The Recession-Proof Engineer

In March of 1970,Chemical & Engineering News(C&EN) presented the concept of a CORElator: certain scientists with the technical background to expand and apply their skill-sets across multiple disciplines. In 2003, then editor-in-chief of C&EN Madeline Jacobs revived the concept in the wake of the dot-com crash. She reintroduced the CORElator in a contemporary context as an individual who,

“related his or her core knowledge to other specialists and to the broad questions facing society. The challenges that faced humanity in 1970 were profound—and they are no less profound today.”

In the present day, scientists and engineers cut from this same CORElator cloth have once again come to the public forefront amidst the backdrop of a shaky (yet slowly recovering) economy. When work process efficiency and making-do with less has become a priority for all sectors of the engineering discipline and, more broadly, the business landscape altogether, this desired knowledge-diverse assemblage of an individual’s capabilities becomes highly sought-after. Such scientists are uniquely positioned to take their specific areas of expertise and relate them to the core of a business, overlapping commonalities that benefit multiple functions simultaneously. When challenged to do “more with less,” the engineering discipline is now rife with opportunity to produce a similar caliber of passionate, cross-functional individuals who grow to become indispensable to their respective organizations and fields of practice.

Are You Indispensable?
In his recent bookLinchpin: Are you Indispensable?, Seth Godin investigates what it takes for an individual to reach a status of becoming indispensable, or a “linchpin”—a person without whom the daily work of a firm or organization cannot afford to do without, oftentimes literally.

As an illustration, Godin shows what a linchpin may look like, using the example of wait-staff in a restaurant. To paraphrase Godin, consider the scenario where there are four wait-staff at a restaurant, all trained equally. Despite all of them being capable in their daily job description duties, one of them in particular also knows how to placate disgruntled customers, has the ability to troubleshoot the credit card system, knows which dishes take more time to prepare, and organizes the orders in a manner that supports the hectic kitchen staff, volunteers to cover colleagues’ scheduling conflicts, and possesses the uncanny memory to address all regular customers by name.

Which one of these four wait-staff has more job stability?

Which one, even in the event of restaurant closure, can take this track record to any other role in the service industry and demonstrate these same skills with the same level of excellence?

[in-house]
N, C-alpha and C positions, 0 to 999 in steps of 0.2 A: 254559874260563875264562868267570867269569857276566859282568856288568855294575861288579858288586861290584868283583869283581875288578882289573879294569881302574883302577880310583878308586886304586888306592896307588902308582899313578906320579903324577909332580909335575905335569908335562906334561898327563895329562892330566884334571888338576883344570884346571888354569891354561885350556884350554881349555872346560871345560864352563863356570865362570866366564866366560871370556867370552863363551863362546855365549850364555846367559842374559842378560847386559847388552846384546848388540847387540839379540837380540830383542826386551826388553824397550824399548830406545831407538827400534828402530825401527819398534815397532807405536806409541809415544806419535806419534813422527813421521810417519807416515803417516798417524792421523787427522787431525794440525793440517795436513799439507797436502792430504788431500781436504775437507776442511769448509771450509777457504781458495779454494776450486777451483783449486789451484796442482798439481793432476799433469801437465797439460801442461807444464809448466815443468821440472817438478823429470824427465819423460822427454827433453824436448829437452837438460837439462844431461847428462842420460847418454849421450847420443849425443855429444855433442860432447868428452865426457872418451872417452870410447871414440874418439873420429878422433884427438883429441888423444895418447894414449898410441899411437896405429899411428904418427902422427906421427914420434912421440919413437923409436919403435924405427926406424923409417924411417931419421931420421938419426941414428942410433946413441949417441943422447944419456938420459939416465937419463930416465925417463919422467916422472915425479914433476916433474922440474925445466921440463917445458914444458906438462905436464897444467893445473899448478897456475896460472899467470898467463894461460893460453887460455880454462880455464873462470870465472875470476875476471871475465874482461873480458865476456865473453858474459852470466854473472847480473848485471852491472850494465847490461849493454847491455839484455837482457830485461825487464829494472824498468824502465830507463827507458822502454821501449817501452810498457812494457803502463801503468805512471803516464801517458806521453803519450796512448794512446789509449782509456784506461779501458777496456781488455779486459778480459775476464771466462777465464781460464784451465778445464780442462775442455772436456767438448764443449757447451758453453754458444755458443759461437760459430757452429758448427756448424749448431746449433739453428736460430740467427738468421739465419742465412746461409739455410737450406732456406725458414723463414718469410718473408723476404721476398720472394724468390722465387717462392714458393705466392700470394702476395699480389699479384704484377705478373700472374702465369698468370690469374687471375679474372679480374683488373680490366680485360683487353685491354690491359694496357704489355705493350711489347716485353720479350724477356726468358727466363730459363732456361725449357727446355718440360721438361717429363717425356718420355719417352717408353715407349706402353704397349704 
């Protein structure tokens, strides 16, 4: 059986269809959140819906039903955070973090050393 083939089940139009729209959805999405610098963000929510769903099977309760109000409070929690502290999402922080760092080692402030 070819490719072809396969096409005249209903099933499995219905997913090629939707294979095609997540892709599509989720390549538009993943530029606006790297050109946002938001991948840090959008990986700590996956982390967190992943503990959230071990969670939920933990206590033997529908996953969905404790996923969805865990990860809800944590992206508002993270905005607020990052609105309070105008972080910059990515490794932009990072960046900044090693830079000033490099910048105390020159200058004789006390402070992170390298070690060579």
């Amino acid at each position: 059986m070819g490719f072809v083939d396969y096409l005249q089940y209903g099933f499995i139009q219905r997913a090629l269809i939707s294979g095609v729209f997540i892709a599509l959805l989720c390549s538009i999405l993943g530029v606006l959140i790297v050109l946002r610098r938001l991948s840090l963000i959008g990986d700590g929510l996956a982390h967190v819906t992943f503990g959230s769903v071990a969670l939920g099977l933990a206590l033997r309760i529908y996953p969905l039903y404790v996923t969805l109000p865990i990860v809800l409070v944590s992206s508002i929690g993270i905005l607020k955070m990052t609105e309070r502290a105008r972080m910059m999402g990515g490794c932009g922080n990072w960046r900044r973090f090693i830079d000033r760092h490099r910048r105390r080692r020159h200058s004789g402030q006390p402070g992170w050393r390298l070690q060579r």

That person is Godin’s Linchpin.

When can linchpins, regardless of sectors of employment, really thrive as invaluable resources? Godin argues that that organizations will “reward and embrace someone of extraordinary depth of knowledge,” highlighting that such scenarios are created when knowledge is always needed at a “moment’s notice” or if that specific kind of knowledge is constantly required for the daily business of the firm; additionally, that individual is especially valuable when the alternative cost of bringing in a third-party consultant becomes prohibitively expensive.

This does not necessarily mean that going above and beyond one’s job description is the only key to becoming indispensible. Rather, it’s the consistency and excellence by which seemingly common tasks are performed, ever more strengthened by drawing on a wellspring of knowledge that overlaps other linked functions.

For engineers, this may be pursuing development opportunities beyond one’s traditional area of expertise—not to abandon ones strengths, but rather to supplement one’s role with new sources of strength through the interaction with correlated disciplines. These are individuals who then grow to demonstrate knowledge mastery deeply and broadly, execute thoroughly with detail as needed by the task at hand, work well cross-functionally, and deliver actions in a timely and accountable fashion, regardless if the customer is internal or external.

As Linchpins and CORElators, such performers leverage engineering skills, both technical and managerial ones, unique to their respective disciplines, and look for ways of redeploying them to other fields, customer types, and market segments. As a result, clients become served in a way that cannot be replicated anywhere else.

Such individuals become the most highly demanded instead of the least needed, regardless of economic circumstances.

Published April 19, 2010 by Austin Lin

Filed under: career development,

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